Authored by Kevin Muir via The Macro Tourist blog,
In 1992, the CBOE hired Robert Whaley to develop a tradeable volatility product on equity index option prices. A year later, in 1993, the VIX was born when the CBOE started publishing real-time quotes on the implied volatility of the calculated S&P 500 index options. In those early days, I very much doubt Robert ever imagined his volatility index would someday be the cornerstone of some of the world’s most actively traded ETFs. In fact, for the next decade, no VIX instruments traded at all, and it wasn’t until 2004 that the VIX future was listed. And then, it took another five years before the first ETF based on those futures hit the exchanges. But what a ride it’s been.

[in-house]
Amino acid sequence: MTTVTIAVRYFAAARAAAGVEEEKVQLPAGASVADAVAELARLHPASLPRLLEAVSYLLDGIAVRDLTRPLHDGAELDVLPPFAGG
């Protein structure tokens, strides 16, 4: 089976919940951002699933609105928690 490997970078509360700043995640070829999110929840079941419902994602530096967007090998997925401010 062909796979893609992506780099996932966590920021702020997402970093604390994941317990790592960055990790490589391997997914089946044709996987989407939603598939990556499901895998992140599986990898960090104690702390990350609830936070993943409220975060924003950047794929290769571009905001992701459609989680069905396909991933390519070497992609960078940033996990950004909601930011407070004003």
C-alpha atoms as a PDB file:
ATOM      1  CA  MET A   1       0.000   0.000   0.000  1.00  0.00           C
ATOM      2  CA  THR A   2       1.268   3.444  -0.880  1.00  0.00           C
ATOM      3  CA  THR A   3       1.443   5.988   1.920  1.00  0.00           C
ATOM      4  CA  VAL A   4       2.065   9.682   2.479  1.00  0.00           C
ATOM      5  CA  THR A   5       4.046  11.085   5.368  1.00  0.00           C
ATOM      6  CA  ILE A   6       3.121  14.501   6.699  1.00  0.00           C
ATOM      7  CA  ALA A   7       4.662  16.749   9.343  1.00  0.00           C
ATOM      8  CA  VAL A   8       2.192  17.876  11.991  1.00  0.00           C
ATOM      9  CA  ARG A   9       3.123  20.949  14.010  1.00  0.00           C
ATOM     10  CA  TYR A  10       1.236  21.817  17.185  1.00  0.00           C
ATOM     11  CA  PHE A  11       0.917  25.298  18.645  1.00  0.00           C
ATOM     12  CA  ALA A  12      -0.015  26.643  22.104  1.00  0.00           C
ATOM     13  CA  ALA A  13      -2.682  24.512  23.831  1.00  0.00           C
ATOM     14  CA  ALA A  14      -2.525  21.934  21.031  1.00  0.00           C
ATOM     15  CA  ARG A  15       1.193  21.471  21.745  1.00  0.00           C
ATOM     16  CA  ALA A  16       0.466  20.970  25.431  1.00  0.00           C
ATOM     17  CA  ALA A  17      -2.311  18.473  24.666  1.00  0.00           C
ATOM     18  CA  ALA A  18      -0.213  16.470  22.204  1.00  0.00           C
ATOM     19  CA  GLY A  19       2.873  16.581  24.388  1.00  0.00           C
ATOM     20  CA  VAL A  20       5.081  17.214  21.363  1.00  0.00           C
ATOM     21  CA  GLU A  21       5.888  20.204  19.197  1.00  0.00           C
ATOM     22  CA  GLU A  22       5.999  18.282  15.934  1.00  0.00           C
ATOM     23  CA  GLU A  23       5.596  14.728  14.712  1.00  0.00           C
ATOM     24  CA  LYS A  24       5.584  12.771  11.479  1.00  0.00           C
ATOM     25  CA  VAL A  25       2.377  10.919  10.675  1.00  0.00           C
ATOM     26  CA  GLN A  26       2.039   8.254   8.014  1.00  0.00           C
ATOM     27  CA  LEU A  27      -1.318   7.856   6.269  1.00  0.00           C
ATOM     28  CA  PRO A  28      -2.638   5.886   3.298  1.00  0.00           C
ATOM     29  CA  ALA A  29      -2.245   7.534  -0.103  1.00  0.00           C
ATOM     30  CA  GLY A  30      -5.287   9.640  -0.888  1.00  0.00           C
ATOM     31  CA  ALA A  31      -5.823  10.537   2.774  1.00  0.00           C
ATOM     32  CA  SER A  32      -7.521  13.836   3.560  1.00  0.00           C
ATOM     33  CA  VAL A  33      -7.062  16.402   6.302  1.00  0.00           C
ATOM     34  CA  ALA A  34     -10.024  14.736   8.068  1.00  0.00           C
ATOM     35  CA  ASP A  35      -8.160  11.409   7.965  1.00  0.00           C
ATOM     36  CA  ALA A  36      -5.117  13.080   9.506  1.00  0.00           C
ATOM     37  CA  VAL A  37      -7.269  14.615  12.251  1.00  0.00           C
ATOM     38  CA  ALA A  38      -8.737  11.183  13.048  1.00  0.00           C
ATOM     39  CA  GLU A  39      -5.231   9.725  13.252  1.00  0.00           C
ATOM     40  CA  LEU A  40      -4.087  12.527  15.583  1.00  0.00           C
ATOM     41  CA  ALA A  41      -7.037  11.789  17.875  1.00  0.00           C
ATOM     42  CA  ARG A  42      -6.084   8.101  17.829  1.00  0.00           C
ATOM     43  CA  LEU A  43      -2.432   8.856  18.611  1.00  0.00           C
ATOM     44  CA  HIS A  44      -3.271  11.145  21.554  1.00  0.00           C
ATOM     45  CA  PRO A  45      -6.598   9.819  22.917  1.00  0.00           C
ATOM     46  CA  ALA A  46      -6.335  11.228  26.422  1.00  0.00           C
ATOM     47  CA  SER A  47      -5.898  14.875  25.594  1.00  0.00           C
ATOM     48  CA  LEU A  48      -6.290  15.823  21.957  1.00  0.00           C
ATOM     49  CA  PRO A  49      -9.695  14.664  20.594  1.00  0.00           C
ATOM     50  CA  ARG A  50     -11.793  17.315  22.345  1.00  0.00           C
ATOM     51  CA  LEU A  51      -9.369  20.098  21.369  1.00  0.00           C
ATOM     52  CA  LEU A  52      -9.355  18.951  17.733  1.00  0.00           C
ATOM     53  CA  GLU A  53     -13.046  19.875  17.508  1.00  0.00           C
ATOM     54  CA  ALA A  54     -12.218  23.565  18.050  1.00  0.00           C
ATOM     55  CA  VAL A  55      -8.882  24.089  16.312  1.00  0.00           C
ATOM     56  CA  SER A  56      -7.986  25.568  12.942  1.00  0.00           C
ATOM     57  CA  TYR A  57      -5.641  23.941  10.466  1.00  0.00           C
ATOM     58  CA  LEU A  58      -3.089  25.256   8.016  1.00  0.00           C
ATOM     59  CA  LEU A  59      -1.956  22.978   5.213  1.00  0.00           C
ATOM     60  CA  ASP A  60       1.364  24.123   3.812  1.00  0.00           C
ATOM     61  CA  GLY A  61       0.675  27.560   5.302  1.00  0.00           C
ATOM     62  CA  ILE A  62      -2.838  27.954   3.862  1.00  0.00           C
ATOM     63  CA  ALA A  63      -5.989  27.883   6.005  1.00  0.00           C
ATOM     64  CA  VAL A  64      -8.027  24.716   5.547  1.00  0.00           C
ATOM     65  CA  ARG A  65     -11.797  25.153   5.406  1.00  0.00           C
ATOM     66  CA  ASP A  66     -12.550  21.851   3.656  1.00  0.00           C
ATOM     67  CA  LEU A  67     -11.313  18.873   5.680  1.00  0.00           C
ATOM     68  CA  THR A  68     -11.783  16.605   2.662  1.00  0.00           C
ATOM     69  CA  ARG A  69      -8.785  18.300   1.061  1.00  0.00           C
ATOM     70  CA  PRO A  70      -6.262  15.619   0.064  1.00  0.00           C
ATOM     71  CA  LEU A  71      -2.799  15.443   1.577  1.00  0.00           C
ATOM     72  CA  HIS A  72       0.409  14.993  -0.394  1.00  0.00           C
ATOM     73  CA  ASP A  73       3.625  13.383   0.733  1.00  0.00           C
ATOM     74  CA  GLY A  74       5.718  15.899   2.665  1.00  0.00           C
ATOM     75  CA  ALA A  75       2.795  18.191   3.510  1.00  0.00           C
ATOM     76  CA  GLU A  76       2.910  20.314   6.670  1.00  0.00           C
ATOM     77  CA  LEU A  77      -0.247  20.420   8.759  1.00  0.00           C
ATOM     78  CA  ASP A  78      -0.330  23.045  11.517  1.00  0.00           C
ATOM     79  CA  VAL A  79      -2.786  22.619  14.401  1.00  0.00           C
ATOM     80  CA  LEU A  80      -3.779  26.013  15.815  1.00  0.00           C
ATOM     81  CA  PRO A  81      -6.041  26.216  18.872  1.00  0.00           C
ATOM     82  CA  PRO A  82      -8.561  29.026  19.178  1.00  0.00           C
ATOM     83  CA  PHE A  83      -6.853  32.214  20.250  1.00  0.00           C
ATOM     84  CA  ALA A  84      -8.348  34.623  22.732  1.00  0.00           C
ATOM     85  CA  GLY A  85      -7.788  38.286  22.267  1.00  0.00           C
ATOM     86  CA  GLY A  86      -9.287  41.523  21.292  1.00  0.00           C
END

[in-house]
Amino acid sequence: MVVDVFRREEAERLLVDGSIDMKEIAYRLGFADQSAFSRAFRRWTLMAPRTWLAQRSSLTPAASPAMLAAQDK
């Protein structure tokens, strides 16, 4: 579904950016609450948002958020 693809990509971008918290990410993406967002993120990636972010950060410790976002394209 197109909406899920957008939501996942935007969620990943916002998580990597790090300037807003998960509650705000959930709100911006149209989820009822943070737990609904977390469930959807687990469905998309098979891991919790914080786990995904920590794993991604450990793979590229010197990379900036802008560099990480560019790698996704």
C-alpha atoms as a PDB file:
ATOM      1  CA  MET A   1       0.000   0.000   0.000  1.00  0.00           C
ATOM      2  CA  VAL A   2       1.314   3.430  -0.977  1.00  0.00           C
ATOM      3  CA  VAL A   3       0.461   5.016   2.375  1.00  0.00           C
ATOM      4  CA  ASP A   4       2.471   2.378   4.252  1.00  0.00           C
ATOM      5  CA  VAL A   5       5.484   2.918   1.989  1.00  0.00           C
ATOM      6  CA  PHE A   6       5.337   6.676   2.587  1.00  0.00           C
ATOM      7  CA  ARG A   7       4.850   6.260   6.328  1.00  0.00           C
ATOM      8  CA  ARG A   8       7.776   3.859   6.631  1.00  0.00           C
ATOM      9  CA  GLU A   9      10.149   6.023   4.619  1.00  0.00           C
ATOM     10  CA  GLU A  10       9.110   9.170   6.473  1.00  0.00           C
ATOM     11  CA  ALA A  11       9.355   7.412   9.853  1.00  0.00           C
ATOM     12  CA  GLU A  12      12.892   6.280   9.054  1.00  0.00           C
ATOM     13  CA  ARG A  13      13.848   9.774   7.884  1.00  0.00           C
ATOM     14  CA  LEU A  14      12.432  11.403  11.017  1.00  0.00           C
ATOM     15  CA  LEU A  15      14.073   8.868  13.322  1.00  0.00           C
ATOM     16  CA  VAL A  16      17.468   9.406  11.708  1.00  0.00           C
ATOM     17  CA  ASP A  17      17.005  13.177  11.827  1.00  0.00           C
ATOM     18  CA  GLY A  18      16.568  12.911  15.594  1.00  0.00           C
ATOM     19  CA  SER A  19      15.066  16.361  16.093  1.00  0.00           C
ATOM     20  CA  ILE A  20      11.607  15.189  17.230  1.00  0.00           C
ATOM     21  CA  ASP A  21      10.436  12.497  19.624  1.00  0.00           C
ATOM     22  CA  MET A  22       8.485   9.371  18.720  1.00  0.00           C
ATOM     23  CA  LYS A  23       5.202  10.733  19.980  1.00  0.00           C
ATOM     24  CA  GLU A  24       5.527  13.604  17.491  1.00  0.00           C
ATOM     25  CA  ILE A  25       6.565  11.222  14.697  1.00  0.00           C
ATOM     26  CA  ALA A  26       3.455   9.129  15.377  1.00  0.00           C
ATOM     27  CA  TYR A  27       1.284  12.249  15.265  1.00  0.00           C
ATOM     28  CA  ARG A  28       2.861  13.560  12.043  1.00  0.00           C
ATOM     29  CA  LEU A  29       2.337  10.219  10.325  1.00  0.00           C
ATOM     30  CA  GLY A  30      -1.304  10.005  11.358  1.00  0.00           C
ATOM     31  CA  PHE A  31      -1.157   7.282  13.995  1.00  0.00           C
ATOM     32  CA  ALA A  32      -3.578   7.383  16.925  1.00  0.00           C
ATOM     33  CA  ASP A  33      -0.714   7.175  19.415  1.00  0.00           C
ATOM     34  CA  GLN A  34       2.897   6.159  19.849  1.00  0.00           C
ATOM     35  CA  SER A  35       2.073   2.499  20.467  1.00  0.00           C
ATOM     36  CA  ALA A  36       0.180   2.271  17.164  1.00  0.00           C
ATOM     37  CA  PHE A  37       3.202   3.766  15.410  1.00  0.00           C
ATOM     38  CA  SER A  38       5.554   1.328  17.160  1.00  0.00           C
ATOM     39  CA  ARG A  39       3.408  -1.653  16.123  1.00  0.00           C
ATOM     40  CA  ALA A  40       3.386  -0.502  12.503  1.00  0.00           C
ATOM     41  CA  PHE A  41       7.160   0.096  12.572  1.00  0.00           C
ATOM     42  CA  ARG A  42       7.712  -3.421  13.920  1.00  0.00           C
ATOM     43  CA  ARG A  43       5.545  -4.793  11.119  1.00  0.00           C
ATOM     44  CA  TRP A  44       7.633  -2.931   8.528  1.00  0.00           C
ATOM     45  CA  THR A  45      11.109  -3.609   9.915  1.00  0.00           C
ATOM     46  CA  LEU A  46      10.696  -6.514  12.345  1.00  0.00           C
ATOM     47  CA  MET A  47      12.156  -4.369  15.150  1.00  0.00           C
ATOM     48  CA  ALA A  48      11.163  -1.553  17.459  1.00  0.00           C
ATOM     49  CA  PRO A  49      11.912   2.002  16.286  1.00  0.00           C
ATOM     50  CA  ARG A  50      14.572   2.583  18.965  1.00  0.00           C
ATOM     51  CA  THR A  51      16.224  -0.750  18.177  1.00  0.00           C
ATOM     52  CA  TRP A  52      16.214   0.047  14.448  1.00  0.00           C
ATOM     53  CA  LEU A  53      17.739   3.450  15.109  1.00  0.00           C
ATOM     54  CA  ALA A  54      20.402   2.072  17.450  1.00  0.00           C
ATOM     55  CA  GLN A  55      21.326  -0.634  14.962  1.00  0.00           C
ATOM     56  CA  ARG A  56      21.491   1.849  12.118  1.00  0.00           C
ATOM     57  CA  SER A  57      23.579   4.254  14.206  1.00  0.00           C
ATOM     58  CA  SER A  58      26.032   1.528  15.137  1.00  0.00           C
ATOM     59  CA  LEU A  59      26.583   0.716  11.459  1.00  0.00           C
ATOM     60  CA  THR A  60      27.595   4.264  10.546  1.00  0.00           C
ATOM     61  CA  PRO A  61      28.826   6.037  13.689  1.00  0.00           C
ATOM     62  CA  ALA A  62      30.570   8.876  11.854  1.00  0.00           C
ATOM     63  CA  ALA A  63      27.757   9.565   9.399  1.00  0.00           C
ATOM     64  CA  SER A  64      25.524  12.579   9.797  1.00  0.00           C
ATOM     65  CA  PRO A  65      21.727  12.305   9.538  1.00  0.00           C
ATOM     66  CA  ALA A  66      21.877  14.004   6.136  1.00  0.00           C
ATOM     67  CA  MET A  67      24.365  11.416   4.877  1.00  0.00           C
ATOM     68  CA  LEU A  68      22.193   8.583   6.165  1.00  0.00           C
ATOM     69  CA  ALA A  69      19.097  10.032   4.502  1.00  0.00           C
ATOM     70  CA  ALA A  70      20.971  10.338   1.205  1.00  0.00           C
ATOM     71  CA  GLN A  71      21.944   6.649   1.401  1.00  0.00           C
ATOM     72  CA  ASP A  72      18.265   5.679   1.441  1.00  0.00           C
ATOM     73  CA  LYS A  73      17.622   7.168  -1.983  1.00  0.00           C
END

Nowadays, everyone knows the VIX index. It’s no longer some arcane index reserved for derivative traders, but instead a highly liquid, easily traded way to bet on future implied volatility. And I doubt most participants realize that last part. They are not betting on current volatility. They are not betting on future volatility. They are betting on future implied volatility. Remember that point. It’s important. We’ll come back to it later.
This post was published at Zero Hedge on Nov 23, 2017.